TMCnet Feature
December 12, 2019

Tech Advancements in the UK Energy Sector

Over the last decade or so, the energy sector in the UK has experienced a steady and fundamental shift towards embracing renewable and cleaner energy. A large role in this much-needed change has resulted because of the proactive governmental policies. At the same time, much of this shift has been made possible by recent technological innovations.

It is extremely likely that innovations in energy technology will continue to make an impact on the energy sector in the UK over the next few decades. In a report published by National Grid, the most promising of these technology solutions have been identified. The report also outlines the technologies that are extremely likely to contribute to the nation’s efforts to achieve decarbonization.

According to Utility Bidder, a noted business utility supplier, the power system in the UK may look very different a decade down the line.

Mentioned below are some of the leading tech innovations that are likely to contribute significantly towards the evolution of the country’s energy sector.

Self Powering Homes: Solar power is already a significant component of the renewable power infrastructure in the UK. However, solar power also has immense potential for growth via smaller domestic setups. The use of DIY rooftop solar systems has now become increasingly prevalent, with companies such as IKEA offering solar panels equipped with battery systems with their flat-pack furniture. 

In the near future, improvements in solar technology will make it easier to integrate them into buildings. A number of companies are already working on creating solar power-generating windows that could be seen very soon in our buildings. Similarly, very soon, businesses, as well as homeowners, will have complete control over their own green energy via onsite biomass boilers.  

Kite Powered Wind Energy:  Use of on and offshore wind turbines as a source of renewable energy is now common in many regions across the UK.  The latest innovation in this field looks to improve wind generation efficiency by reaching higher altitudes. The world’s first kite firm received the official go-ahead from the UK government in 2017. This wind power facility pulls turbines and generates electricity using two huge kites that fly 450 meters above the ground in loops. The company handling this project claims that compared to conventional wind power generation systems, Kite Power Systems have lower operational maintenance costs and Levelized Cost of Energy (LCoE).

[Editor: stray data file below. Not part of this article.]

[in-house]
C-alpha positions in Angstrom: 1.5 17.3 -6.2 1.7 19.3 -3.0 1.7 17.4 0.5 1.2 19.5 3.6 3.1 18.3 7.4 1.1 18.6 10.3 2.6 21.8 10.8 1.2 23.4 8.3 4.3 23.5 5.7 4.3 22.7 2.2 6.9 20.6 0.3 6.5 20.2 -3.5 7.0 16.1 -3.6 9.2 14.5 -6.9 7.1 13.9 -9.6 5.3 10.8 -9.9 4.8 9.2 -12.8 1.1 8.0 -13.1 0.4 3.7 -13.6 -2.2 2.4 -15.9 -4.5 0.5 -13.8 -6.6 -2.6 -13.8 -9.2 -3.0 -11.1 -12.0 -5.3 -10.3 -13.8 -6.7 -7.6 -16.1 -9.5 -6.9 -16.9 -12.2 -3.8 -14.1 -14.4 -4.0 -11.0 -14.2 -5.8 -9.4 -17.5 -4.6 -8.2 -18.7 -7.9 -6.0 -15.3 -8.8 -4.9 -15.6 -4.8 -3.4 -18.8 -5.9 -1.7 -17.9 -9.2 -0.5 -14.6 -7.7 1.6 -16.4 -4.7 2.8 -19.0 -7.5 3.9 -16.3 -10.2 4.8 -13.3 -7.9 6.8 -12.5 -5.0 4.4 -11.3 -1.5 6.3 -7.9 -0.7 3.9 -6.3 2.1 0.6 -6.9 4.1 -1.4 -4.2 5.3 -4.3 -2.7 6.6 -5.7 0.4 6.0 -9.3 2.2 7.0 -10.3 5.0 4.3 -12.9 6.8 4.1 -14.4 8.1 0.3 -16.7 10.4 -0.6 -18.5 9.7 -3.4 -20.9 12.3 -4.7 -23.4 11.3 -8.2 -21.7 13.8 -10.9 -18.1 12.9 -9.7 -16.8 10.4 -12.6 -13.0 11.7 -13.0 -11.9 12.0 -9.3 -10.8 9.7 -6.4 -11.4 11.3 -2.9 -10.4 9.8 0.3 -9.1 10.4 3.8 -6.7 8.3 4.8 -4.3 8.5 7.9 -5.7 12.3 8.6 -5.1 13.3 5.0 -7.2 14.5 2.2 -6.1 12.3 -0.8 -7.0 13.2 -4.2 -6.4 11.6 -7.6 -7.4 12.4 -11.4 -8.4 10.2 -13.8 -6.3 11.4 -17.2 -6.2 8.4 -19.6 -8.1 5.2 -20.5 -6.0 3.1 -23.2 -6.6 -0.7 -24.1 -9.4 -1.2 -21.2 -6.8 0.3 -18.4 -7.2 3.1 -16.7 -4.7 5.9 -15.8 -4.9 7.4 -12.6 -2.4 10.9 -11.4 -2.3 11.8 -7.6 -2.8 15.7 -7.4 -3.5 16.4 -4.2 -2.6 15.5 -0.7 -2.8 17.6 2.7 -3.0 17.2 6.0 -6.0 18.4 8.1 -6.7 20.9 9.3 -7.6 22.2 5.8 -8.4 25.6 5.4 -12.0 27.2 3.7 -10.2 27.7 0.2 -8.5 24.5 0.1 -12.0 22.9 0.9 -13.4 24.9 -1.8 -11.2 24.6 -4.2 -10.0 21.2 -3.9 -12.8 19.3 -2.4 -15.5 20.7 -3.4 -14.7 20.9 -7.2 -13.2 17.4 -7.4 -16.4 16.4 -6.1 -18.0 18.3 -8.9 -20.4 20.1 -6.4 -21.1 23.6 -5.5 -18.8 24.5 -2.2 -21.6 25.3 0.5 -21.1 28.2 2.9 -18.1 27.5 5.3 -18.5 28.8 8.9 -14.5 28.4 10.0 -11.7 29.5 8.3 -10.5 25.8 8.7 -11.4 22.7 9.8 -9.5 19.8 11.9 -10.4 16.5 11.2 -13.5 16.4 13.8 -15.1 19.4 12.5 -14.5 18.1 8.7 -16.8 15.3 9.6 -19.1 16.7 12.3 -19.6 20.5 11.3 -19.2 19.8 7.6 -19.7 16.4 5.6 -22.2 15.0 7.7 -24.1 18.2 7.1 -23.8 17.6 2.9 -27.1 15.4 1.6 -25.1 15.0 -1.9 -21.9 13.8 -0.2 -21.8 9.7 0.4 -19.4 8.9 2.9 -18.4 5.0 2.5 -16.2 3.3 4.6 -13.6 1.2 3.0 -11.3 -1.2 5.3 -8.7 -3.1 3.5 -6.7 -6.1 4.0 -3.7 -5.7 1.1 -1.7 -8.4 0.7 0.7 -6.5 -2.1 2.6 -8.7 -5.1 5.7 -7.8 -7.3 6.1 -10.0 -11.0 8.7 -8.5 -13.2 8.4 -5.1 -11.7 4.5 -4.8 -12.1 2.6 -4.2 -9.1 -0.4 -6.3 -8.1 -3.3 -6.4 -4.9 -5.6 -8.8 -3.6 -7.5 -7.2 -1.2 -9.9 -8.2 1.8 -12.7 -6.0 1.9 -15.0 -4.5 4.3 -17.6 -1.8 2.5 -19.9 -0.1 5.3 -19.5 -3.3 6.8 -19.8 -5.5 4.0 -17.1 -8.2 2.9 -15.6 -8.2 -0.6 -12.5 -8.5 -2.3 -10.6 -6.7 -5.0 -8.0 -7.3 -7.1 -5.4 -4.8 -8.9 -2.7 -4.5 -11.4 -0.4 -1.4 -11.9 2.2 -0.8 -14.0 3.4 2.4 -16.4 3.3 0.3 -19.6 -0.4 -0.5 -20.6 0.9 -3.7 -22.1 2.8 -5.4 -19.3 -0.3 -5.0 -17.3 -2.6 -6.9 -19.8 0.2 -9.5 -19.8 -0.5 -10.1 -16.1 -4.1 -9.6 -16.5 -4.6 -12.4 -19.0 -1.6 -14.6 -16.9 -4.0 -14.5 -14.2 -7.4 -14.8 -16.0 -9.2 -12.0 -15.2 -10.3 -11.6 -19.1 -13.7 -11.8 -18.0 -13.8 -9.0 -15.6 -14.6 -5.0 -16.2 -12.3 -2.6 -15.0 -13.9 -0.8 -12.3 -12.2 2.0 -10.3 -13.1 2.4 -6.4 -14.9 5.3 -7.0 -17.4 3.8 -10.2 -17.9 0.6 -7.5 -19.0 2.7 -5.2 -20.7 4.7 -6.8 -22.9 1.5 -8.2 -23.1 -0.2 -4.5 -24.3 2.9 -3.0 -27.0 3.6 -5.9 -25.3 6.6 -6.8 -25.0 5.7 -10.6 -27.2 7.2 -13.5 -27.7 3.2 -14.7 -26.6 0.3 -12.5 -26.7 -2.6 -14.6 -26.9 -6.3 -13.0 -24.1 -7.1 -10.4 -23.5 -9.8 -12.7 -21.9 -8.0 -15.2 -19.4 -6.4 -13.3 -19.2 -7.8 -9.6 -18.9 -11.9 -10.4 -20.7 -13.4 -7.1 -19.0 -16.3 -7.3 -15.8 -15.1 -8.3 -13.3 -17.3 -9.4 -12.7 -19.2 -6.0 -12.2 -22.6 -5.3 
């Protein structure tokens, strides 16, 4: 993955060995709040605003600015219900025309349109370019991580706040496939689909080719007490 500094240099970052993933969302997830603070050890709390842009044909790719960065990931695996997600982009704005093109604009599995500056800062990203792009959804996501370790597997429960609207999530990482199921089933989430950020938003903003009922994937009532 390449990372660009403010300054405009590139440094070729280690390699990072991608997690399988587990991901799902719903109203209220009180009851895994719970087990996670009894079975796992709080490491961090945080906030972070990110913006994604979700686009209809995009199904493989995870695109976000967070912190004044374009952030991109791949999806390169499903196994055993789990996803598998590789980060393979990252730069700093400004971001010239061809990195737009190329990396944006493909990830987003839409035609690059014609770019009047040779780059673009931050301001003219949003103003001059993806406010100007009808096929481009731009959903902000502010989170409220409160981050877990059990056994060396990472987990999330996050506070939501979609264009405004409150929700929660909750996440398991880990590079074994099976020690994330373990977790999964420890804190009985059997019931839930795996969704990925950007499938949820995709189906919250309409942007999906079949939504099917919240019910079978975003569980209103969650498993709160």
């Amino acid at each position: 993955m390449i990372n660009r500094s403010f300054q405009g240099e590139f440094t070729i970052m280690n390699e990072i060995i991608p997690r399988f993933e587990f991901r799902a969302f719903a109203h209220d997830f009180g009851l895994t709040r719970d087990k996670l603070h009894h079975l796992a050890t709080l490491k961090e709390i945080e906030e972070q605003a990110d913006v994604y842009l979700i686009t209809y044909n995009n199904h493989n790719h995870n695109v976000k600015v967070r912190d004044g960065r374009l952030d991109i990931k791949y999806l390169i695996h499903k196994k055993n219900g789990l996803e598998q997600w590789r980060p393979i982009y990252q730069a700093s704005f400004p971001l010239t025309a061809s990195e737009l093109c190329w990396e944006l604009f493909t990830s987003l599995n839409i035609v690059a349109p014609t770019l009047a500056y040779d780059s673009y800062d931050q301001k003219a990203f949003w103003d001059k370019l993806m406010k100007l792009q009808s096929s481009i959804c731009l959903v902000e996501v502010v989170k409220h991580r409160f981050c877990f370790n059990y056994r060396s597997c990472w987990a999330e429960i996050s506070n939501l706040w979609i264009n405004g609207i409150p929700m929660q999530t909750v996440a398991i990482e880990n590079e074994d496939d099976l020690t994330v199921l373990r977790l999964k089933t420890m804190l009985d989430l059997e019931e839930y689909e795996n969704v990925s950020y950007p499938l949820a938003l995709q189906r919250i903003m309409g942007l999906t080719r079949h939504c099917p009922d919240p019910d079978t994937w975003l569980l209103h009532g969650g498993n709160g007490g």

High Efficiency Batteries: Innovations in battery technology are also expected to have a significant impact on the future of green energy in the UK. There are numerous potential performance benefits of using solid-state batteries. Unlike standard lithium-ion batteries containing semi-liquid type electrolytes, these batteries use a solid electrolyte. Compared to lithium-ion, solid-state batteries offer a longer life cycle, twice the energy density, and can be charged six times faster. Numerous renowned companies are making serious strides to bring these batteries in the market within the next few years.

Bladeless Turbines: The wind turbine is considered to be an inseparable component of the renewable energy industry. However, the time has come to change them around to make them more efficient. Recent innovations in wind energy space have resulted in the creation of bladeless turbines. Instead of rotating blades, these turbines oscillate when wind passes through a conical mast. As there is minimum contact between moving parts, the need for spare parts replacements and lubricants is minimized. In addition to reducing maintenance costs by 80%, these turbines will also minimize the visual impact and noise associated with traditional turbines.

The Next Generation Nuclear Reactor: The next generation of nuclear reactor technology has the potential to make the creation of nuclear energy more efficient, economical, and safer. These generation IV reactors will generate a higher amount of energy using the same fuel quantity and utilize the older reactors’ waste products. At present, efforts are on to develop molten salt reactors that will dissolve fuel using molten fluoride salt. The first of these reactors is expected to hit the UK market within 2030.        


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